It has been found that there is an optimum temperature range in which the aluminum or other metal material is maintained when being embossed. The temperature is most important when the material being embossed is rigid, such as in the case of aluminum having a thickness of 1/16 inch or greater, in order to be able to emboss the surface relief pattern with faithfulness. For very thin, flexible metal foils, temperature is also important for optimizing the embossing process and thus the brightness of a reconstructed image from an embossed hologram. The temperature need not be raised to the point where the material becomes plastic, as in current techniques that use Mylar, polyesters and the like for the embossable material, but is preferably raised to within a small temperature range significantly less than the temperature at which the material becomes plastic.
Referring to FIG. 5, a preferred embossing temperature will be explained with respect to certain characteristics of the material. The solid curve generally illustrates example yield strength characteristics of an aluminum alloy as a function of temperature. The dashed curve shows an example yield strength characteristic of a nickel alloy. For this example, it is assumed that the material having the characteristics of the dashed outline is used for the embossing master and that that of the curve of the solid line is the material into which the surface relief pattern of the embossing master is being impressed. Yield strength of the material is a measure of the pressure required to produce a permanent deformation of a certain amount, usually 0.2% of its thickness. It is a well known, commonly used characteristic by which materials are specified.
It turns out that for most aluminum alloys, and for those of other metals as well, the yield strength drops dramatically over a narrow increasing temperature range, while remaining only gradually decreasing with increasing temperature over adjacent ranges. An optimum temperature, therefore, is within a range that is approximately illustrated at 43 in FIG. 5. This is at the upper end of such a sharply declining curve portion. It is optimum because the cost of further increasing temperature in the process brings little by way of a return of decreasing yield strength of the material being embossed. Conversely, if the temperature is decreased from that range, the yield strength increases dramatically and makes it more difficult to emboss the material with a faithful reproduction of the surface relief pattern on the nickel master. It will be noted from the dashed line of FIG. 5 that the yield strength of a nickel master is relatively constant over the temperature range shown and much higher than that of the aluminum material being embossed. Of course, the master plate must be many times less deformable at the embossing temperature chosen than is the material being embossed. It will also be noted from the curves of FIG. 5 that an operating temperature within the region marked 43 maintains substantially a maximum difference in yield strength of the embossing master (Ni) and material being embossed (Al), thereby increasing the life of the embossing master.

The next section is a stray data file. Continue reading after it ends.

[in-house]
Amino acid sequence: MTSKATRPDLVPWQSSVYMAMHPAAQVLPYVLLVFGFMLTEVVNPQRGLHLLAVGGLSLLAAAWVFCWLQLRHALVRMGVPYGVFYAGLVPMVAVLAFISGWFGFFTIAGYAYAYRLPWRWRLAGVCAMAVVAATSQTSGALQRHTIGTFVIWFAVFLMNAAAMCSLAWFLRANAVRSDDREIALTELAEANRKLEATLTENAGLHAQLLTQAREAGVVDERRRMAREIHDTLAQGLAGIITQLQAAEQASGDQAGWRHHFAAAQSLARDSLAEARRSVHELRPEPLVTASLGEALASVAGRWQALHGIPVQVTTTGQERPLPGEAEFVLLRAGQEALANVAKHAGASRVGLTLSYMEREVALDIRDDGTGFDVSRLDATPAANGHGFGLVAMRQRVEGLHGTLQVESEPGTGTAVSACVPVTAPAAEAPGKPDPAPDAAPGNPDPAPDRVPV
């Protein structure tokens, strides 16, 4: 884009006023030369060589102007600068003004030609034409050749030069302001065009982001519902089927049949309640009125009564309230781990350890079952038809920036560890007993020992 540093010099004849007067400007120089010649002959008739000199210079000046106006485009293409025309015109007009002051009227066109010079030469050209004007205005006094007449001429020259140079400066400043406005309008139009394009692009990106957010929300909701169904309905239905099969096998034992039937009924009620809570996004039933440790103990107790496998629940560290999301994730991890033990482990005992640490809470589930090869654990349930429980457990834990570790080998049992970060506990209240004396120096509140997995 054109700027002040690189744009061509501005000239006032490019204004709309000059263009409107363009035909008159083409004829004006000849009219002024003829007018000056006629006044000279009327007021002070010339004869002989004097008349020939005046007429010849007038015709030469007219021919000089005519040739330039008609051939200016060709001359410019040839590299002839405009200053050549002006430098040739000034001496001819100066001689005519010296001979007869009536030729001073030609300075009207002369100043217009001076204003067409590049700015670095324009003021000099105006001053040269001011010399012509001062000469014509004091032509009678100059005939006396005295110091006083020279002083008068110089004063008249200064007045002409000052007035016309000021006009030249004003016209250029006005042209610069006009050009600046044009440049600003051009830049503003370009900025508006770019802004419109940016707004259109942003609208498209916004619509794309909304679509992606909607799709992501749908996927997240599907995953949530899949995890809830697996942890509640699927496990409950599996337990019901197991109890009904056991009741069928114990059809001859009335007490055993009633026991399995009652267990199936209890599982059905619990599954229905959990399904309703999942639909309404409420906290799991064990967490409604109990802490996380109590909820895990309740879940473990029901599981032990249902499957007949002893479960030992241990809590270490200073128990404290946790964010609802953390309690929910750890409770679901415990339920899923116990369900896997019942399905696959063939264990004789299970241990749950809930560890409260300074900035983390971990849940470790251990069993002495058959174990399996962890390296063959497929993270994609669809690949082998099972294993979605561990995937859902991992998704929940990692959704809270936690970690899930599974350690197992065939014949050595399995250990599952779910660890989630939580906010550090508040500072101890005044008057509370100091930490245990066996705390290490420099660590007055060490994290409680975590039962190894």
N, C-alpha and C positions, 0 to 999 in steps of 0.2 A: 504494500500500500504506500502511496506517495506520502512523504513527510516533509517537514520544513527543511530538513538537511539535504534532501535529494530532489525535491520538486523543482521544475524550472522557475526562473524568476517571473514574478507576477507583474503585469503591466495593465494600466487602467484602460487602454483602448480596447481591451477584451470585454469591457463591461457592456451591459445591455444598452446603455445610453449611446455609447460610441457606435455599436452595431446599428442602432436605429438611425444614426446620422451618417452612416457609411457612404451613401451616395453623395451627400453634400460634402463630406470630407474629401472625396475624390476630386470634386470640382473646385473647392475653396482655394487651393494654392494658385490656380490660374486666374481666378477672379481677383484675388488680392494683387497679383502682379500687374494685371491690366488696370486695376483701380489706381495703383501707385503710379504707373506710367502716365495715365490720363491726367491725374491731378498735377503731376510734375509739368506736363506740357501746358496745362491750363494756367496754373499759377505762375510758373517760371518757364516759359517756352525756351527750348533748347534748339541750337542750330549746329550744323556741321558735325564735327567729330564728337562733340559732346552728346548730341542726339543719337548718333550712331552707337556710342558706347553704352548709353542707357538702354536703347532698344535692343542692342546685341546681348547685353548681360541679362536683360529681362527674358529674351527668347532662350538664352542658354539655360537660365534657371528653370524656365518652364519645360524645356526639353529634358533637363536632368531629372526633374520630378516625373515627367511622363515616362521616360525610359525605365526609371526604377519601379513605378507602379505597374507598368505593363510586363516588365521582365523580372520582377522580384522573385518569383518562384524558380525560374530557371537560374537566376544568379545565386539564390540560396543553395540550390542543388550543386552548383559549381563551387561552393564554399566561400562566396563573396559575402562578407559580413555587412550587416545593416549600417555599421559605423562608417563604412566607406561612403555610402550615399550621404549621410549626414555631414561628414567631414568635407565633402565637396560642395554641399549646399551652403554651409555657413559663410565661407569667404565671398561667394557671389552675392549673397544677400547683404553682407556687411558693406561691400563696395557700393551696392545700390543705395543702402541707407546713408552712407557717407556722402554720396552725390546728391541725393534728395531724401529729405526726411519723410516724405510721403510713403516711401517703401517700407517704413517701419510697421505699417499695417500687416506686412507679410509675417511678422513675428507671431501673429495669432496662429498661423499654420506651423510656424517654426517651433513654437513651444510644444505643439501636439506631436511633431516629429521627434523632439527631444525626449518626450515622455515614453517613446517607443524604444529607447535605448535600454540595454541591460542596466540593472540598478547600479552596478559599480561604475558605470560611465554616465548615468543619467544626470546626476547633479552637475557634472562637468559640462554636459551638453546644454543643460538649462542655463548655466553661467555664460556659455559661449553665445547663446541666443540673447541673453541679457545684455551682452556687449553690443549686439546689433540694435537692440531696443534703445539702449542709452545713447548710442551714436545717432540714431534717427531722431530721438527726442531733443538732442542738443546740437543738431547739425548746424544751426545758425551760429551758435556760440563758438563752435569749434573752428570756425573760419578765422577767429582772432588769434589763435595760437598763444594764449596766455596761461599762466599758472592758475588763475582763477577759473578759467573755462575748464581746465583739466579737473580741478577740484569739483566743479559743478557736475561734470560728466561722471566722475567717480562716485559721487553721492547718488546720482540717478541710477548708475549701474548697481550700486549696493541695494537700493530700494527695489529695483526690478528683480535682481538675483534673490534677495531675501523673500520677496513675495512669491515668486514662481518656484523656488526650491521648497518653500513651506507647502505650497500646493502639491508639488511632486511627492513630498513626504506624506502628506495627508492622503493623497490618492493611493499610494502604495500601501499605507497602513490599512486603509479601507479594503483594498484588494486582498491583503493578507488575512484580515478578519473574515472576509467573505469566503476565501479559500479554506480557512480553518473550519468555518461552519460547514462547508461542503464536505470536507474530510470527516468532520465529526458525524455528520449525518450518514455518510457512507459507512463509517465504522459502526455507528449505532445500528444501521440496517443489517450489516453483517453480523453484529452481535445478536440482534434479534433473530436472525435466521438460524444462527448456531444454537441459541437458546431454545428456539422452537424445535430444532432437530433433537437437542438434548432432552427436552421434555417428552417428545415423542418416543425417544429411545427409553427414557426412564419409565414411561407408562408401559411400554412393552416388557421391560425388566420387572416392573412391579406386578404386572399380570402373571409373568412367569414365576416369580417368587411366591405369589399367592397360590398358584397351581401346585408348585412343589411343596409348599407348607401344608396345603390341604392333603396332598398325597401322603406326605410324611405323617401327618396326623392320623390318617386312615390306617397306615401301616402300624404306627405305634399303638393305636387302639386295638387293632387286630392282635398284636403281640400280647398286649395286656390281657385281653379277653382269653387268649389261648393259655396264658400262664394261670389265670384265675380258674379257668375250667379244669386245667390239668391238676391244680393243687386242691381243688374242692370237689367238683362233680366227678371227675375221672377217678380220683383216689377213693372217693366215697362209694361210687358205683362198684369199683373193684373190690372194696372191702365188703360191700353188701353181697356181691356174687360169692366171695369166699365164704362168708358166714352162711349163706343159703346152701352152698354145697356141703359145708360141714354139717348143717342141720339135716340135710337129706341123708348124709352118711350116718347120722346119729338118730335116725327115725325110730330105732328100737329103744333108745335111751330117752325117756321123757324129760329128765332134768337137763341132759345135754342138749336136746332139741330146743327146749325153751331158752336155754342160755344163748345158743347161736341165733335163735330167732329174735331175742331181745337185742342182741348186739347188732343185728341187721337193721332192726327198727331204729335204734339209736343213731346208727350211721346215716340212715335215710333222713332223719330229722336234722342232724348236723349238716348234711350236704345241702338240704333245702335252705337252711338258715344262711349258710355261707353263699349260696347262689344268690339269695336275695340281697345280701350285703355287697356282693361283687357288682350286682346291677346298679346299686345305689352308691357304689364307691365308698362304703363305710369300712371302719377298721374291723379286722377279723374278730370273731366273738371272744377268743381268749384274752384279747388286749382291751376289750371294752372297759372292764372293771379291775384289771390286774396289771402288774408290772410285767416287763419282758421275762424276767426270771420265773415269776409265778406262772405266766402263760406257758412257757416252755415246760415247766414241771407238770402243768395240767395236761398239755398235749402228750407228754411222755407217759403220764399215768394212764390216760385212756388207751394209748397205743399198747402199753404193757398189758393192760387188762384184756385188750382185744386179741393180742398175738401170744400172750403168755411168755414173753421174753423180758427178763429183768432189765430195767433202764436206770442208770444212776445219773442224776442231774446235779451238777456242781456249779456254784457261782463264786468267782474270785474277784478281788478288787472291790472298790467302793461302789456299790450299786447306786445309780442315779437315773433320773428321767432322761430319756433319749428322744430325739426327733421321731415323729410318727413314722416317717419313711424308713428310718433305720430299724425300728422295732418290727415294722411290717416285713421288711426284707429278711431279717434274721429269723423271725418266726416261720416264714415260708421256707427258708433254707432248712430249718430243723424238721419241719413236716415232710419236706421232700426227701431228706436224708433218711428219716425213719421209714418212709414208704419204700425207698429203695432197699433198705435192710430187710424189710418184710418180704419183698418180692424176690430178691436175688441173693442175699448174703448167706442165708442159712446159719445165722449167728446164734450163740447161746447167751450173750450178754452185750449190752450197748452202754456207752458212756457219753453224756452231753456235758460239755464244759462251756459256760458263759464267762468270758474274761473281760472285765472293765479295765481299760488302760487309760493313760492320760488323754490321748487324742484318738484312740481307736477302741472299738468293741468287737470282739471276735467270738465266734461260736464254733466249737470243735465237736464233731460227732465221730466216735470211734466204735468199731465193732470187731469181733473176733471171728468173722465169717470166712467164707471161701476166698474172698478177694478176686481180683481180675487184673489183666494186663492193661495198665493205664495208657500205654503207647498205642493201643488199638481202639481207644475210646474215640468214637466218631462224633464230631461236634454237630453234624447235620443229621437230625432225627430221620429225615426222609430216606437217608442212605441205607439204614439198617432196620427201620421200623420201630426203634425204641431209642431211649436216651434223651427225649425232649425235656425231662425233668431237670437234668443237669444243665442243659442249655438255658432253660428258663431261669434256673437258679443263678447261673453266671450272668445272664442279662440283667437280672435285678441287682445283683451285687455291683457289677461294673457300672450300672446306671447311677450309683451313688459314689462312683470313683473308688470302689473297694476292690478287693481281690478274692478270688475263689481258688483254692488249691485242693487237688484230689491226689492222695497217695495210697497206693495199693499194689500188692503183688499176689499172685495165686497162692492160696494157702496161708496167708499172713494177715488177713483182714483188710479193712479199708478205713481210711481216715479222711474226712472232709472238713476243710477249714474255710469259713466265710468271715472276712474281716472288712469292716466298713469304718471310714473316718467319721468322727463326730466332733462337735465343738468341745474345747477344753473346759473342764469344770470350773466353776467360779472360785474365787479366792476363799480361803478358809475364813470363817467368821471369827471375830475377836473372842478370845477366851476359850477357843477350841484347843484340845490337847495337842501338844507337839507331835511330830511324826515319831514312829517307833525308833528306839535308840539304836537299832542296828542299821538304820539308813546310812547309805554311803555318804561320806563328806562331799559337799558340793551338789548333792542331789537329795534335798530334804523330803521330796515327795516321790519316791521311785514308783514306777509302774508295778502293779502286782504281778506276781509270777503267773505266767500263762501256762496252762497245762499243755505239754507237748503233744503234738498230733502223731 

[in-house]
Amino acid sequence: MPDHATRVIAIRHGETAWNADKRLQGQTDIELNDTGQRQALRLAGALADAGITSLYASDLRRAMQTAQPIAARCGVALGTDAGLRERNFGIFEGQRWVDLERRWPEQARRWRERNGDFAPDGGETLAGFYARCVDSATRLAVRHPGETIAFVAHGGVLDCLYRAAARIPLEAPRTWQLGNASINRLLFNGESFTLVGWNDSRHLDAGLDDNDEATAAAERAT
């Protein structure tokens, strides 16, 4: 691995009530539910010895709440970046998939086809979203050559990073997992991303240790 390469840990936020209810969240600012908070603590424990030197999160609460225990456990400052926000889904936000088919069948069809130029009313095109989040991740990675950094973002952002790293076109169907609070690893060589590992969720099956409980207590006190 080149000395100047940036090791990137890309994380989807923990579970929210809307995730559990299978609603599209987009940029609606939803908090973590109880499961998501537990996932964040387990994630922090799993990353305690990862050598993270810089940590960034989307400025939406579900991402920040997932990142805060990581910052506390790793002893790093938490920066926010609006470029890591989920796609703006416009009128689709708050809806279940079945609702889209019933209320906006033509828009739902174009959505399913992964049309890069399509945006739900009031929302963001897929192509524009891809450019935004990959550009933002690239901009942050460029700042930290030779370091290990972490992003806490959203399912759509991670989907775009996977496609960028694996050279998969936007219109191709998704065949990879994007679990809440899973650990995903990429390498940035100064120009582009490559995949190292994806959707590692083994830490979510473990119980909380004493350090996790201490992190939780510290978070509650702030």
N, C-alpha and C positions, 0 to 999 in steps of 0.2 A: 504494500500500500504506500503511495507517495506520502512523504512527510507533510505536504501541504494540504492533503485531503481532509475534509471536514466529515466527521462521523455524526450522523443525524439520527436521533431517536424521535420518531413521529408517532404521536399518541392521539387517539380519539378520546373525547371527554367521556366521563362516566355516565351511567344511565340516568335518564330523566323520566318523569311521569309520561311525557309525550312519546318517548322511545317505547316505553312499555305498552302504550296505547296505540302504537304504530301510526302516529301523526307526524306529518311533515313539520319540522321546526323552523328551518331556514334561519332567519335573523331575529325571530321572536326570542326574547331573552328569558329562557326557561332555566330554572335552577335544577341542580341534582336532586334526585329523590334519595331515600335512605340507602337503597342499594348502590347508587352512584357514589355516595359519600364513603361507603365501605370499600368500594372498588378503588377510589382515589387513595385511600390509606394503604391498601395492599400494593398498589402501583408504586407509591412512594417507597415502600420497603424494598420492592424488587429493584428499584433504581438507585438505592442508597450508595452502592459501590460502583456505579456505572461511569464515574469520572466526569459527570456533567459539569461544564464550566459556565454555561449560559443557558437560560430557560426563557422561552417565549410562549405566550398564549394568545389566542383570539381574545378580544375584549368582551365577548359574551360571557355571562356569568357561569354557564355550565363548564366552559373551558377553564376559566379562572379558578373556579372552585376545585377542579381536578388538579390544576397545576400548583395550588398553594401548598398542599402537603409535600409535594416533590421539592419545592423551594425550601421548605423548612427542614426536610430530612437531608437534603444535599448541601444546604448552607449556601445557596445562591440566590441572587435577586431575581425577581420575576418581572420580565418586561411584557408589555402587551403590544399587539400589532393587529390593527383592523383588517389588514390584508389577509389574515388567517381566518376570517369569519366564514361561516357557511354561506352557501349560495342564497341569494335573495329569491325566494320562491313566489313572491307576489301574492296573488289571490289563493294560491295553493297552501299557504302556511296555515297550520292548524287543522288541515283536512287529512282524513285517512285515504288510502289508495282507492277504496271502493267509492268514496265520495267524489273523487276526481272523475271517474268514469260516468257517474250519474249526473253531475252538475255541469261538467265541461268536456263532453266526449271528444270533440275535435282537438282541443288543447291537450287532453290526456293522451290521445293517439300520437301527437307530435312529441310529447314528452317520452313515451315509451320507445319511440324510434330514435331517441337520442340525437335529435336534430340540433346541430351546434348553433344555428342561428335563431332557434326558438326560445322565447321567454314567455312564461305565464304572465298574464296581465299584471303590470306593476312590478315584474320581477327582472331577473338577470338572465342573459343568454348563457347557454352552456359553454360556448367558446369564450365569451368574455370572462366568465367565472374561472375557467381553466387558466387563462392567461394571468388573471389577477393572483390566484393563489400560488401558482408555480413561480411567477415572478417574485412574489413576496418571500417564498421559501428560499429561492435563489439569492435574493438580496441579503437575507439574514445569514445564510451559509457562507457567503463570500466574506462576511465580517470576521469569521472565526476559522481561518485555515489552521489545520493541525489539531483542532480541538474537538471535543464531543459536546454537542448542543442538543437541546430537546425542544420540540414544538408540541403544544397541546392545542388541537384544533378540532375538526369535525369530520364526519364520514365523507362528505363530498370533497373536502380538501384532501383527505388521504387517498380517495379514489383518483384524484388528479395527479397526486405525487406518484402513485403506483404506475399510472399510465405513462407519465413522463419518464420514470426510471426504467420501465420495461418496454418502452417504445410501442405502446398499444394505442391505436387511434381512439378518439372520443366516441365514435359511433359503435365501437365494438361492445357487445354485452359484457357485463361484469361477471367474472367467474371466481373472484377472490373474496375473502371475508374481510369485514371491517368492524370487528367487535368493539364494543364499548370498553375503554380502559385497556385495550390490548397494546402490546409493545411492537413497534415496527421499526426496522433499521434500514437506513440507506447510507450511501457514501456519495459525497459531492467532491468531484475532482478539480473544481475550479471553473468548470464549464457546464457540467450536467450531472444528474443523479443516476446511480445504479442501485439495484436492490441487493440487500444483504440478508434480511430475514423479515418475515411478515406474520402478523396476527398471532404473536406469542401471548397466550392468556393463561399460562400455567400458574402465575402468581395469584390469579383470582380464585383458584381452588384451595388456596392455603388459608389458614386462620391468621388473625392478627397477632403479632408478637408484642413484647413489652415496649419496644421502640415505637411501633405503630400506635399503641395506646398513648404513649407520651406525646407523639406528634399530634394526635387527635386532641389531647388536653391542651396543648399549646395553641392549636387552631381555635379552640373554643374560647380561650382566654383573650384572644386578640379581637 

As with temperature, there is an optimum pressure range. That pressure is that which will permanently deform the material on the surface being embossed, but no more. In terms of standard material characteristics, the desired pressure is of a magnitude that is slightly beyond the yield point of the material. A higher pressure will produce little in the way of a better embossed product and has a disadvantage of reducing the life of the embossing master by increased wear and also may cause undesired calendering of the sheet material.
Referring to FIG. 6, a short length 45 of standard aluminum foil is illustrated after having a strip of multiple holograms 47 embossed in its surface. The embossed holograms add a decorative feature to an otherwise plain, utilitarian household object. Similarly, a beverage can 49 is illustrated in FIG. 7 to have a hologram 51 embossed on its outside surface. The hologram 51 can simply contain a decorative image, or, alternatively, can contain a portion of the labeling information.
Although the various aspects of the present invention have been described with respect to its preferred embodiments, it will be understood that the invention is entitled to protection within the full scope of the appended claims.